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    Online Booksellers Are Increasingly Afraid of Selling Smut

    Written by

    Meghan Neal

    Screenshot via Amazon

    The ongoing controversy over smutty sex e-books has given rise to an interesting debate: How can online booksellers avoid harboring a hotbed of hardcore porn without resorting to overly sweeping censorship?

    To quickly recap: The internet recently discovered that there are a lot of awful, horribly offensive e-books being sold by major online retailers. Specifically, Kernel magazine published an exposé last week detailing the dark corner of Amazon's Kindle store that features adult novels about truly repulsive topics like incest rape, pedophilia, and sexual abuse.

    Understandably, an uproar ensued, and retailers scrambled to take down the offending titles. But some people are worried that retails are overreacting, or that the take-downs will set a dangerous precedent for squashing free speech. Yesterday, the British bookseller WH Smith went so far as to shut down its entire website in response to the article. The site is still down as of this writing—with a landing page and apology up in its place. E-book blog the Digital Reader compiled a list of first-person accounts from authors who claim their non-offensive books getting swept up in the take-downs:

    One self-published title that was swept up in the crowd was Babysitting the Baumgartners. This ebook was unquestionably erotica, but based on the listing on Goodreads it is not in the least bit questionable (other than the word babysitter in the title). This title is not listed in either the Kindle Store or Nook Store any more.

    And then there is Riding the Big One, a gay novel which was originally published years ago and subsequently re-released by the author in 2010. And suddenly Amazon decided they won’t sell it anymore as an ebook, possibly because the description mentions the word teenager.

    There is also The Nun’s Lover, which appears to have been removed simply because the description mentions the word sister.

    It begs a timeworn question: Where does well-intentioned regulation end and censorship begin? While companies have every reason to remove books that clearly violate their content policies, digital book-banning is a classic slippery slope.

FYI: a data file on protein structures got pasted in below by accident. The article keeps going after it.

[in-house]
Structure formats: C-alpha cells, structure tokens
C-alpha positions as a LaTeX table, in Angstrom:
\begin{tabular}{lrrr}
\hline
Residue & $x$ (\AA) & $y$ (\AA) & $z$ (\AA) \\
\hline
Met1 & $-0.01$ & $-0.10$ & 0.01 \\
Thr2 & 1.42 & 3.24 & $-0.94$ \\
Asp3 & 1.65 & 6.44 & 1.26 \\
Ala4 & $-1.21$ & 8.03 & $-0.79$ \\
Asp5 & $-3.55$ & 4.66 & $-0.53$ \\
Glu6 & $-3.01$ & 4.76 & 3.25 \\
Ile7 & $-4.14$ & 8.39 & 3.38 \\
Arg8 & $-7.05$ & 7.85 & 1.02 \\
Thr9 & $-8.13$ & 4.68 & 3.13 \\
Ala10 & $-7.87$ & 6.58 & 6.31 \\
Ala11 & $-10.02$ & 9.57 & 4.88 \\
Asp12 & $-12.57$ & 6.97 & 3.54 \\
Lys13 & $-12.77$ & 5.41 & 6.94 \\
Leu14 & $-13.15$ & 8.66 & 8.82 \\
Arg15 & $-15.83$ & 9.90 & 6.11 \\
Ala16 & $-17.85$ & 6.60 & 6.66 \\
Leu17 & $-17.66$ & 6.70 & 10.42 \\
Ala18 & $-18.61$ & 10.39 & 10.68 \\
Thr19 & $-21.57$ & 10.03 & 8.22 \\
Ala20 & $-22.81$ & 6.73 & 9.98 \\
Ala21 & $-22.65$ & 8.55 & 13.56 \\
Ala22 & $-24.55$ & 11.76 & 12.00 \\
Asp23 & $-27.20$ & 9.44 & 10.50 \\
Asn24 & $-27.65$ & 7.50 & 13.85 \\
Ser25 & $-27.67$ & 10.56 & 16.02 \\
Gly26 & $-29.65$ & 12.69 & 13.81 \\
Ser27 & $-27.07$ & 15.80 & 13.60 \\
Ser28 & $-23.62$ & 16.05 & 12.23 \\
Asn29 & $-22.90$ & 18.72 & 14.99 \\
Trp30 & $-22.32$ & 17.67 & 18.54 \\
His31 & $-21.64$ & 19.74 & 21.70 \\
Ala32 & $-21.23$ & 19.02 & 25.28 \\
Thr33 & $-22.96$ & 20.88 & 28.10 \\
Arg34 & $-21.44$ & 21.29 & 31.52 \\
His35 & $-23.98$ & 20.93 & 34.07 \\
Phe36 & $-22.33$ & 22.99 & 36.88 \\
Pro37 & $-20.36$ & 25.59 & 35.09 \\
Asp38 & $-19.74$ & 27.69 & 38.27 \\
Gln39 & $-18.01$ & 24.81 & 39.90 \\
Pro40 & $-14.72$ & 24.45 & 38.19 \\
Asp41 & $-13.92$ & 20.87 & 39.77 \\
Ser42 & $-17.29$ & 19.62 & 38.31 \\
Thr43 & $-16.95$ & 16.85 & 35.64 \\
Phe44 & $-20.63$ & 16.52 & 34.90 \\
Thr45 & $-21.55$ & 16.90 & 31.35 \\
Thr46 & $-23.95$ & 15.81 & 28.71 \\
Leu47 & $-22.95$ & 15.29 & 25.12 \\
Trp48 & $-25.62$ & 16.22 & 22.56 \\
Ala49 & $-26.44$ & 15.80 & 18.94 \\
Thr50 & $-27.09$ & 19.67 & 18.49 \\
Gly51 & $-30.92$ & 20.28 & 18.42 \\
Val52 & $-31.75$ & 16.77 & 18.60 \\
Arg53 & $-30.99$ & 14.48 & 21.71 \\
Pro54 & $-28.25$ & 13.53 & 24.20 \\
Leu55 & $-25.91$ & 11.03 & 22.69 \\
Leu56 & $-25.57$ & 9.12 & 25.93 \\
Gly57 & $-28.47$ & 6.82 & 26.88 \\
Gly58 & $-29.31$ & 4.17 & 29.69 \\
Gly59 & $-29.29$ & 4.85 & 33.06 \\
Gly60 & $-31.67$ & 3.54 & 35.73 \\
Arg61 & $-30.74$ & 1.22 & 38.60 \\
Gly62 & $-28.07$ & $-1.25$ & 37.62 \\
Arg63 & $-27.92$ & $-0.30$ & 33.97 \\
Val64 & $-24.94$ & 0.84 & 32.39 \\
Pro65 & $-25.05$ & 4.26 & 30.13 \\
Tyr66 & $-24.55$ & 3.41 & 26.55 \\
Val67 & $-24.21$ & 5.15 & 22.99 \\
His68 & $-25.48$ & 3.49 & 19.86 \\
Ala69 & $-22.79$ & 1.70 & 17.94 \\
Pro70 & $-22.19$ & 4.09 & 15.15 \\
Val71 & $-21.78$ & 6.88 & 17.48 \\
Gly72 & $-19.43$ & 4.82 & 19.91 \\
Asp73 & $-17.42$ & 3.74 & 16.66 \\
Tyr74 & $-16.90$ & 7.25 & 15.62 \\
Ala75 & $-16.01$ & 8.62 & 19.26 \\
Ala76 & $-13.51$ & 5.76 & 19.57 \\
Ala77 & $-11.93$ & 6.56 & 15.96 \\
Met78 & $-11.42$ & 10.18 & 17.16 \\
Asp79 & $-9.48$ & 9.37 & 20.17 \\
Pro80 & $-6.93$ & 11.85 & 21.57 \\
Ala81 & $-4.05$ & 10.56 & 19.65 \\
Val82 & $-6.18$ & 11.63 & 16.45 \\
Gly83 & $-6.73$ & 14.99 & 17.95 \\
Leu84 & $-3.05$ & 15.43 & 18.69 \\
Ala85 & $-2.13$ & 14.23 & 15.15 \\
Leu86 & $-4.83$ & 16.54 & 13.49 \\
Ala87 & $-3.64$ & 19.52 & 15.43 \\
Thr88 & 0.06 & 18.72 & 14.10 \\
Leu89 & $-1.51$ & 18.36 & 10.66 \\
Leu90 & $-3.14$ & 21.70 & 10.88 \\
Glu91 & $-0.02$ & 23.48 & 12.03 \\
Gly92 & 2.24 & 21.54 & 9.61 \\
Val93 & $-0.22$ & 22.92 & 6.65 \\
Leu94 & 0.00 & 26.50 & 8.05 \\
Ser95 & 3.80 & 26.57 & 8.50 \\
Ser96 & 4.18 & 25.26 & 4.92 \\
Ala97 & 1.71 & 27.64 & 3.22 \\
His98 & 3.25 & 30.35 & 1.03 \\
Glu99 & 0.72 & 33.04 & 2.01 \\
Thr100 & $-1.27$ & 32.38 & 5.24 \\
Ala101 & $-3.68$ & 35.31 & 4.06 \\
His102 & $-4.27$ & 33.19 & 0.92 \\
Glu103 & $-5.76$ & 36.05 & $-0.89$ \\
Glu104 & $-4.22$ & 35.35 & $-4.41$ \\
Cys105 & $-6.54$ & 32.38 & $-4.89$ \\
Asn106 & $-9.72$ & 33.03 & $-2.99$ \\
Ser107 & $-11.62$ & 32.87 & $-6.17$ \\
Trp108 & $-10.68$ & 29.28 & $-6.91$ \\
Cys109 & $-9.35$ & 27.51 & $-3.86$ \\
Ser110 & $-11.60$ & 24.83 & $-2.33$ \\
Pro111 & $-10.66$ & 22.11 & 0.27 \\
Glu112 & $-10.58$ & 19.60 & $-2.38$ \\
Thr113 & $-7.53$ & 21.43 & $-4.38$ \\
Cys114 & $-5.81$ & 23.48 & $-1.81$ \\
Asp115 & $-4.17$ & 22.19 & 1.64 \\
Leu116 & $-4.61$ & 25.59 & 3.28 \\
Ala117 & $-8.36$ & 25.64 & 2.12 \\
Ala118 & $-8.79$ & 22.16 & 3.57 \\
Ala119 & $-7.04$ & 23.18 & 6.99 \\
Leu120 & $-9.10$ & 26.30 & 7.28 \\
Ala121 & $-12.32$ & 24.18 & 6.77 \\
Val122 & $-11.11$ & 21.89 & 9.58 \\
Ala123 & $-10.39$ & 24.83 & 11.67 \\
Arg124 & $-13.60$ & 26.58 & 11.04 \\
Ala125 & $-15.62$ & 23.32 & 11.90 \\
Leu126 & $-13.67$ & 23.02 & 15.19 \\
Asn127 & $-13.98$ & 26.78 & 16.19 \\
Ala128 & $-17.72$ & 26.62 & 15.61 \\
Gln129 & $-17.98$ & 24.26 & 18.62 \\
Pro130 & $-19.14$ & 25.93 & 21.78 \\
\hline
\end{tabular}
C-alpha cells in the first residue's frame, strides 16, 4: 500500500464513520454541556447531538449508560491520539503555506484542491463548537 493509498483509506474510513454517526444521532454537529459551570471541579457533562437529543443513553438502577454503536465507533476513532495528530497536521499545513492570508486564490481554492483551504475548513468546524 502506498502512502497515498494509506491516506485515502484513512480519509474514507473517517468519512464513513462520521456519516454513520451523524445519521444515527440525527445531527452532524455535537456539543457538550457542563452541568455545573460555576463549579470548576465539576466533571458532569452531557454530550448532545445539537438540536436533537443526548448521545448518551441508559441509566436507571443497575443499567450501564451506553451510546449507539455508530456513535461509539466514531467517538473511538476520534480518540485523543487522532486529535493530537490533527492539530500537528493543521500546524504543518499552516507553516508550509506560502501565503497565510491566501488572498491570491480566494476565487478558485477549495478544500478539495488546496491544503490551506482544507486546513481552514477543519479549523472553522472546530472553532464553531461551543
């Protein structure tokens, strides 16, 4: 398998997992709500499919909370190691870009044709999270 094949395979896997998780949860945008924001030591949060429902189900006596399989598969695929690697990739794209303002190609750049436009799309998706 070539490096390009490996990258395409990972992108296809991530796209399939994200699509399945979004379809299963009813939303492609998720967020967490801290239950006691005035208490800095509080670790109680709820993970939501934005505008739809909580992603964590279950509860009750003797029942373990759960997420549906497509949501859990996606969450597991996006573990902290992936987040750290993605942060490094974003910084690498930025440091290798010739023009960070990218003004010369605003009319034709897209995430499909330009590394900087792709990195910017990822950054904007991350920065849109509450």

Meanwhile, Amazon and Barnes & Noble are taking a beating for profiting from and even, some say, glorifying obscenity, and exposing young readers to potentially damaging content. But the whole subject is pretty unchartered territory.

    An editorial on On The Media last week pointed out that we haven't yet studied if the hardcore porn you read is as psychologically harmful as the hardcore porn you watch: "We outlaw snuff films, child porn and, increasingly, revenge porn, because actual people are harmed during their production," argues PJ Vogt. "Erotic fiction concerns fake characters who don't exist in real life.”

    Not to mention online erotica as a business—wherever it may fall on the spectrum of appropriateness—is itself a relatively new phenomenon, since e-books make it possible for people to self-publish content that would never in a million years have made it onto a printing press with the circulation potential of a platform like Amazon.

    WH Smith, based across the pond—where the British government is already controversially cracking down on online smut by censoring the internet—made it clear in the apology statement that the firm was disgusted by the illicit books. It will nix the whole self-publishing section of the website until WH Smith can be confident no inappropriate books are for sale. As for how exactly, the firm said it is "evaluating new procedures."

    Amazon, for its part, has stayed mum on the subject. It confirmed the books mentioned by Kernel were taken down, but has not released a statement on what the next step will be, or how it plans to stop similar titles from popping up again.

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